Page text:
Apple is expected to break its average iPhone price record twice in the coming months as customers choose to buy costlier “Pro” models that boost the tech giant’s margins.
Demand for the new iPhone 14 unveiled earlier this month is already robust enough to project that the global “average selling price” — or ASP — will rise to a record $892 in the September quarter and $944 in the December quarter, according to Counterpoint Research, a data provider, which bases its projections on consumer demand, market intelligence, and talks with suppliers.
The current record is $873, achieved in the fourth quarter of last year.
The average selling price of iPhones is a key Apple metric for Wall Street, as smartphone sales still account for roughly 50 per cent of the group’s revenues. The upward trajectory of these prices — from just $690 in late 2015 — is all the more significant given that Apple opted not to increase prices of its devices earlier this month at its flagship annual product release, a decision some analysts called the event’s biggest surprise.
Driving the trend is the popularity of iPhone 14 Pro and Pro Max models, which feature a faster chip, a 48-megapixel camera and a new information hub called “Dynamic Island”.
When research group Evercore ISI surveyed some 4,000 consumers this month it found that 56 per cent of those likely to buy an iPhone planned to buy a Pro model, versus 41 per cent last year. It anticipated that ASPs in the next year would be around $940, about 10 per cent higher than in the iPhone 13 cycle.
“We are increasing our iPhone revenue estimates for the next four quarters on the back of stronger than expected ASPs,” Evercore analyst Amit Daryanani told clients.
The figures suggest Apple finds itself in a much better position today than in January 2019, when it was forced to issue its first revenue warning in 16 years on the back of iPhone sales weakness in China.
It has since taken greater market share in China thanks to the launch of 5G-enabled iPhones in 2020 and the downfall of Huawei, which has been hobbled from selling 5G phones following US sanctions.
Between late 2020 and late 2021, Apple’s market share in China rose from 15.9 per cent to 23 per cent, according to Counterpoint.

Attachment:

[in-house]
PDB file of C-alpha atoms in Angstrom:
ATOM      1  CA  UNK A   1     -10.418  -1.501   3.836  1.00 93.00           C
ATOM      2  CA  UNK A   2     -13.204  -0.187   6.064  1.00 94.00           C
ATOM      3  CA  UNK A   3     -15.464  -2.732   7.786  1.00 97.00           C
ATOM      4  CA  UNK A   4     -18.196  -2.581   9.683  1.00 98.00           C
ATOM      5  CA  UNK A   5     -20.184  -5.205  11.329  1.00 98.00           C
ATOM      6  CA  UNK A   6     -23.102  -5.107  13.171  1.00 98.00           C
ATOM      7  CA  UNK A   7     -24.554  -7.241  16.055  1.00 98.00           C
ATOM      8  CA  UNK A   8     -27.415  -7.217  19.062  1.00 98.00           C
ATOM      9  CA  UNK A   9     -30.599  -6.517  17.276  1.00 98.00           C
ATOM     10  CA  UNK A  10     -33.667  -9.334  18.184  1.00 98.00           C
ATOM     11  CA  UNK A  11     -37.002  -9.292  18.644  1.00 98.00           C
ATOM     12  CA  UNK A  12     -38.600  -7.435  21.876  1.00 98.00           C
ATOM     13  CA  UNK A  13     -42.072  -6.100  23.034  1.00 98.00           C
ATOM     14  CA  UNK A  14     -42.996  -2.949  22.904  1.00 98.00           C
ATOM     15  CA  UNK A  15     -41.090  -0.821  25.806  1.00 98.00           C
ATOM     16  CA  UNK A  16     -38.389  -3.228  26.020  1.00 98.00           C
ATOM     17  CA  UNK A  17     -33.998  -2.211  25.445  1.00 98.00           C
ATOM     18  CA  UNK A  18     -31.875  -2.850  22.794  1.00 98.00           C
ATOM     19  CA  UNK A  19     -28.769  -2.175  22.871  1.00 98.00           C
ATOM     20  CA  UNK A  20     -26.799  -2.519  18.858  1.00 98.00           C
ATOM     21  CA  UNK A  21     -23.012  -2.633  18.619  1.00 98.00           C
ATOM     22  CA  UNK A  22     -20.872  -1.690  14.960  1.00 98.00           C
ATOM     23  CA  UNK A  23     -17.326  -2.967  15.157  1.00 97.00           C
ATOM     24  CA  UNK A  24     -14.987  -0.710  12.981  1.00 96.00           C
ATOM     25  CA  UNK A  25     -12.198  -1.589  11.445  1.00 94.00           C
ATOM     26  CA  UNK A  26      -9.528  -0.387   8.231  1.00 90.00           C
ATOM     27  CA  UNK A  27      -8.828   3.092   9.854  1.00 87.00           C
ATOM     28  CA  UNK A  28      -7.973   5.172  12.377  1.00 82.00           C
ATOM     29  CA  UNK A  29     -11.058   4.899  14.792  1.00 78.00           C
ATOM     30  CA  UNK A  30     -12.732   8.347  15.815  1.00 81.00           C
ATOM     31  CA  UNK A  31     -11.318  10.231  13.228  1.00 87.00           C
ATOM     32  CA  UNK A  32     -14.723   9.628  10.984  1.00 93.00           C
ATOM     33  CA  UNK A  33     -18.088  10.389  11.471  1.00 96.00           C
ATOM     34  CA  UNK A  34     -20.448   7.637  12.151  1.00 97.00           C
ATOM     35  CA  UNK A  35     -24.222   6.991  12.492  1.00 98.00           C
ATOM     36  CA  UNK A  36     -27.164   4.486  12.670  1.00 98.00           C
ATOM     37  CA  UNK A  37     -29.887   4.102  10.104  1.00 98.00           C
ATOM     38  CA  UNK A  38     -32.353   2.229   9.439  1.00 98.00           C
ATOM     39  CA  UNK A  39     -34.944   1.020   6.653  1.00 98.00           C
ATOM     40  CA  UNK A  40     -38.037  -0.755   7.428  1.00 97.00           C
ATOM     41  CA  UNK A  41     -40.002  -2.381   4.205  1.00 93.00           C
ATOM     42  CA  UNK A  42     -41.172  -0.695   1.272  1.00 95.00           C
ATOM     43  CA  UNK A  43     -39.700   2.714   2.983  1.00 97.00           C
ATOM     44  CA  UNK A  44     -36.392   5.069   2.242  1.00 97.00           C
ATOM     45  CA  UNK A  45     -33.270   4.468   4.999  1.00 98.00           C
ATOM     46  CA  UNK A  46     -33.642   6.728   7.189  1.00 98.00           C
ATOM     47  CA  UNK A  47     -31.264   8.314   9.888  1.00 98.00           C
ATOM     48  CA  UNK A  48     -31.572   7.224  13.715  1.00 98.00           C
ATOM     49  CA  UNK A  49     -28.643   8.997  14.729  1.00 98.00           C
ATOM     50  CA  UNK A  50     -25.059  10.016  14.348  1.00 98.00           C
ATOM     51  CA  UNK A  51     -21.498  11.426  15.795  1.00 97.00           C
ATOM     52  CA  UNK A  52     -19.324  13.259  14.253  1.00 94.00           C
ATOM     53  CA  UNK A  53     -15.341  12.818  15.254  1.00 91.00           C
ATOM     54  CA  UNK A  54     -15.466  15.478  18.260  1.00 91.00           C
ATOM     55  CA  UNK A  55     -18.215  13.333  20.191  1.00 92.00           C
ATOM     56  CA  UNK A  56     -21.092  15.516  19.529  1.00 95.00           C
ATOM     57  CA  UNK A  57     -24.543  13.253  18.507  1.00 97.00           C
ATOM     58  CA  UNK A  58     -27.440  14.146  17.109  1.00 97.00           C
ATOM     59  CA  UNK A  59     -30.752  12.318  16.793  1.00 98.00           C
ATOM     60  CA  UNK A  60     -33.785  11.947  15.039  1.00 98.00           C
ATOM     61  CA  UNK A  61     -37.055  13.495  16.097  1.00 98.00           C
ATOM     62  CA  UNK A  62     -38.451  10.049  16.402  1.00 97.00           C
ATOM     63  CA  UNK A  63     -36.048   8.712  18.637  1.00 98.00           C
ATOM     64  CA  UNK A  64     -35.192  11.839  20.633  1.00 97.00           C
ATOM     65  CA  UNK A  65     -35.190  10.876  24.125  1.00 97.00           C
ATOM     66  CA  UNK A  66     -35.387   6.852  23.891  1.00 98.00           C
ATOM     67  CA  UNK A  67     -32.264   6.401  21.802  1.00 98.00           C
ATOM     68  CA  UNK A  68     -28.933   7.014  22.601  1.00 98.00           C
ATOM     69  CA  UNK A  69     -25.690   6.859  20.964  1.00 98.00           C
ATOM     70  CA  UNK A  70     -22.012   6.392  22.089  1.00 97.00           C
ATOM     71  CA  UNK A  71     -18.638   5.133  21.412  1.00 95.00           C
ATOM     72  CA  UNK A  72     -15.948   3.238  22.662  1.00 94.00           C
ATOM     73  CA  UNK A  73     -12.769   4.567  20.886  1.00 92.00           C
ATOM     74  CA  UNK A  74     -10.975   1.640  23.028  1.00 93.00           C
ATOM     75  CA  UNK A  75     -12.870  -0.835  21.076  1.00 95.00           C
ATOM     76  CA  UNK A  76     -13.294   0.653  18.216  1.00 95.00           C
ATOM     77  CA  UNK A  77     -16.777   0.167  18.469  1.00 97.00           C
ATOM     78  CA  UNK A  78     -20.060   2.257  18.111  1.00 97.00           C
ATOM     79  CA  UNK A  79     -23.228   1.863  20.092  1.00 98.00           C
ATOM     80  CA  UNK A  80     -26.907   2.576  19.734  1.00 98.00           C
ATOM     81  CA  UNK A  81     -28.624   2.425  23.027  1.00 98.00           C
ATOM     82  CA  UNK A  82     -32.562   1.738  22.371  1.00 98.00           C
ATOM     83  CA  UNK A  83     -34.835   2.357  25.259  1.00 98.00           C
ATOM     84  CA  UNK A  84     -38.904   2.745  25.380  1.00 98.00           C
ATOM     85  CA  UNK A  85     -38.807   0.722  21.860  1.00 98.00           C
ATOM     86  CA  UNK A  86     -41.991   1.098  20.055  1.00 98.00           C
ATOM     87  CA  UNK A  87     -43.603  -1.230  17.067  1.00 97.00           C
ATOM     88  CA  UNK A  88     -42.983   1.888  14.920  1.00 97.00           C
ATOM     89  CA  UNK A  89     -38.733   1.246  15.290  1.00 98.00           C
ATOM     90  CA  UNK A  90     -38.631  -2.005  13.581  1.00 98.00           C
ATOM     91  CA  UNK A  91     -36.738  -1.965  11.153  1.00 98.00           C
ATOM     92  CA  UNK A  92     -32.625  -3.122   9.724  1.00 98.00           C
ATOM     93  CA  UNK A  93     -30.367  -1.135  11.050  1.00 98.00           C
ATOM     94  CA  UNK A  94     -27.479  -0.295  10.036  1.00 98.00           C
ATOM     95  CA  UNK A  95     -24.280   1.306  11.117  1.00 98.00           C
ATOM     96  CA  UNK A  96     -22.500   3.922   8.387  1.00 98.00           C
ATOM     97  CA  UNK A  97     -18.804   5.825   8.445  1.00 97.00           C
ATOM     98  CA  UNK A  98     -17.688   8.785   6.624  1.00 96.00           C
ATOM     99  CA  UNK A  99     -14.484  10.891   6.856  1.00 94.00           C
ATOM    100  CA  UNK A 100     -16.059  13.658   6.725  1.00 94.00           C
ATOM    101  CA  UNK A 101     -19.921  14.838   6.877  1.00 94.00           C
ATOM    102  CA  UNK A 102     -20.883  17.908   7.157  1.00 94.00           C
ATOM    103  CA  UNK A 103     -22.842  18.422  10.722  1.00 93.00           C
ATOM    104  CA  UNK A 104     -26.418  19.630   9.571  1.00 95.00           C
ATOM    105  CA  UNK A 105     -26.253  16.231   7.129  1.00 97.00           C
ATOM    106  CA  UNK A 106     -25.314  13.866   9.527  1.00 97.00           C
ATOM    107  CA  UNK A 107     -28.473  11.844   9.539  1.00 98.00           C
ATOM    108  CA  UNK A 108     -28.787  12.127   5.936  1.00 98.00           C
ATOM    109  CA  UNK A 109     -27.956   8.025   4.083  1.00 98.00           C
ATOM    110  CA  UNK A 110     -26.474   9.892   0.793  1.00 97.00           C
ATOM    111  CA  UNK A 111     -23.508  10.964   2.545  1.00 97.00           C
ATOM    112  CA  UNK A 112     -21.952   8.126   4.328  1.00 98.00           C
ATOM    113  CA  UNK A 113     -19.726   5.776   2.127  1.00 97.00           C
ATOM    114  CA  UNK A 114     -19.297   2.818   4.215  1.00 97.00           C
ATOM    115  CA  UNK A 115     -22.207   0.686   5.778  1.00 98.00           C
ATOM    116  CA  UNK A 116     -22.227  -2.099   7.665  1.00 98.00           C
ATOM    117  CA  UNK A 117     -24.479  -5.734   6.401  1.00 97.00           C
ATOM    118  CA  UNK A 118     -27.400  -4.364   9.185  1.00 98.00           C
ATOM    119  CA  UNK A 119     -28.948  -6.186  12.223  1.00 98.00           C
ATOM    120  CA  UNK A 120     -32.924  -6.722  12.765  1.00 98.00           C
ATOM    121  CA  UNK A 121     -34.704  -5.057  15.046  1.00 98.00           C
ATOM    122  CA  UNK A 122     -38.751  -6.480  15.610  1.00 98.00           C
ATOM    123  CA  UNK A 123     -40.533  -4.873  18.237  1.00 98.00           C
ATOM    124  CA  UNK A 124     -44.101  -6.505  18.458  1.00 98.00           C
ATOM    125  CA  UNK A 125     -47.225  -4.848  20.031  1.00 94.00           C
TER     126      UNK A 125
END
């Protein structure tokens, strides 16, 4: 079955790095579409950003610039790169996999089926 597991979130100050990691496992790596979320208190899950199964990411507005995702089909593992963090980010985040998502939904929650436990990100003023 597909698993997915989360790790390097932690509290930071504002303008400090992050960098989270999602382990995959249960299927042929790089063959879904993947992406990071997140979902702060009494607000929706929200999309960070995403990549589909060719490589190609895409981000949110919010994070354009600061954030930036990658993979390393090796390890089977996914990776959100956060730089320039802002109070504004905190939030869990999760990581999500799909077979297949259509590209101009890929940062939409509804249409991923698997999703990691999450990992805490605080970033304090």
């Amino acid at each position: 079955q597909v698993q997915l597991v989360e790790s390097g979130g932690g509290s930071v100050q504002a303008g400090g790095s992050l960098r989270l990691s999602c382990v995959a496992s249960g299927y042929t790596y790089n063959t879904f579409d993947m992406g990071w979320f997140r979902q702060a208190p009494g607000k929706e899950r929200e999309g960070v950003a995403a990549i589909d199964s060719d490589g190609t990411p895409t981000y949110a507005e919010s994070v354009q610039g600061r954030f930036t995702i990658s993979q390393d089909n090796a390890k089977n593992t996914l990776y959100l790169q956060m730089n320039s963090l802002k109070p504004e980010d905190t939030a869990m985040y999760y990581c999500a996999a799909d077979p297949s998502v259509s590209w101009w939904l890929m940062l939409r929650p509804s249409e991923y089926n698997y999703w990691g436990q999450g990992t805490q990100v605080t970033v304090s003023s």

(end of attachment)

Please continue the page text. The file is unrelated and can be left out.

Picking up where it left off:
“Other Android manufacturers — Vivo, Oppo and Honor — all have entered the premium segment, but premium brand status cannot be built overnight,” said Counterpoint analyst Archie Zhang.
Globally, the premium market of phones costing above $400 has outperformed overall sales for nine straight quarters, with Apple taking 57 per cent market share last quarter, Counterpoint data shows.
The ultra-premium segment — phones priced above $1,000 — nearly doubled last quarter from a year ago, with Apple capturing 78 per cent of the market.
The upward trajectory in the iPhone’s ASP reflects the success of a strategy Apple began in 2018 when it stopped reporting how many iPhones it was selling each quarter. That move had sparked “peak iPhone fears,” whereas Apple argued it was shifting focus from volume to revenues and margins.
Today, analysts believe Apple is in another transition to shift from ASPs towards “lifetime user value” — a strategy of increasing revenues from its more than 1bn iPhone users with an expanding array of services.
In late 2020 the company launched Apple One, offering a bundle of Apple services including Music and iCloud at one discounted price. The next logical step is for an iPhone itself to be part of the bundle, enabling users to pay a monthly fee in perpetuity in exchange for services and a new smartphone every year or two, without incurring any upfront cost.
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